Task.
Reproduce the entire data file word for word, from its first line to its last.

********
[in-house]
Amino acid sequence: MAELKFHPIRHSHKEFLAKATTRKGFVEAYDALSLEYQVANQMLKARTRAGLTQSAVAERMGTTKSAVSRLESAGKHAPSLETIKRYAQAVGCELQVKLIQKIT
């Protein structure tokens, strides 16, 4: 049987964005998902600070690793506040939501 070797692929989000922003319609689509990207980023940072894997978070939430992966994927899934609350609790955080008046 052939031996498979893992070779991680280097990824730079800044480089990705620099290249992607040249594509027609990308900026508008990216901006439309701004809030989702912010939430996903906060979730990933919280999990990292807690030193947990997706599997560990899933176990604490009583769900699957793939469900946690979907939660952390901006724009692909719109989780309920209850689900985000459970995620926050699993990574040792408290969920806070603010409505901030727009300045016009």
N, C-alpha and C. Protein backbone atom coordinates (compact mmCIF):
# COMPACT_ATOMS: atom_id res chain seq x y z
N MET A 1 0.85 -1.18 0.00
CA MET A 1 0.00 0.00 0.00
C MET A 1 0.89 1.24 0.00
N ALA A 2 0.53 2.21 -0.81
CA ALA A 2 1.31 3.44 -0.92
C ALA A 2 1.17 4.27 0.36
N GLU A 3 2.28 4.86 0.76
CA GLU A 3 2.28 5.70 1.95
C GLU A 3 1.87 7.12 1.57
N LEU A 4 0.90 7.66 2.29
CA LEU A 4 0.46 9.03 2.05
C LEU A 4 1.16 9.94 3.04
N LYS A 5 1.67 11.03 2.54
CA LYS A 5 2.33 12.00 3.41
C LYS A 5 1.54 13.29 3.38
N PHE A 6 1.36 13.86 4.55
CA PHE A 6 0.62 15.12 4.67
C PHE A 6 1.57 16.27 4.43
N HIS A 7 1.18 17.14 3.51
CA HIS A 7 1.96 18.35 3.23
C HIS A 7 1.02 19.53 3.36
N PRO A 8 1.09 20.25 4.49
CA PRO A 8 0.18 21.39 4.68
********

[in-house]
Amino acid sequence: MAELKFHPIRHSHKEFLAKATTRKGFVEAYDALSLEYQVANQMLKARTRAGLTQSAVAERMGTTKSAVSRLESAGKHAPSLETIKRYAQAVGCELQVKLIQKIT
């Protein structure tokens, strides 16, 4: 049987964005998902600070690793506040939501 070797692929989000922003319609689509990207980023940072894997978070939430992966994927899934609350609790955080008046 052939031996498979893992070779991680280097990824730079800044480089990705620099290249992607040249594509027609990308900026508008990216901006439309701004809030989702912010939430996903906060979730990933919280999990990292807690030193947990997706599997560990899933176990604490009583769900699957793939469900946690979907939660952390901006724009692909719109989780309920209850689900985000459970995620926050699993990574040792408290969920806070603010409505901030727009300045016009």
N, C-alpha and C. Protein backbone atom coordinates (compact mmCIF):
# COMPACT_ATOMS: atom_id res chain seq x y z
N MET A 1 0.85 -1.18 0.00
CA MET A 1 0.00 0.00 0.00
C MET A 1 0.89 1.24 0.00
N ALA A 2 0.53 2.21 -0.81
CA ALA A 2 1.31 3.44 -0.92
C ALA A 2 1.17 4.27 0.36
N GLU A 3 2.28 4.86 0.76
CA GLU A 3 2.28 5.70 1.95
C GLU A 3 1.87 7.12 1.57
N LEU A 4 0.90 7.66 2.29
CA LEU A 4 0.46 9.03 2.05
C LEU A 4 1.16 9.94 3.04
N LYS A 5 1.67 11.03 2.54
CA LYS A 5 2.33 12.00 3.41
C LYS A 5 1.54 13.29 3.38
N PHE A 6 1.36 13.86 4.55
CA PHE A 6 0.62 15.12 4.67
C PHE A 6 1.57 16.27 4.43
N HIS A 7 1.18 17.14 3.51
CA HIS A 7 1.96 18.35 3.23
C HIS A 7 1.02 19.53 3.36
N PRO A 8 1.09 20.25 4.49
CA PRO A 8 0.18 21.39 4.68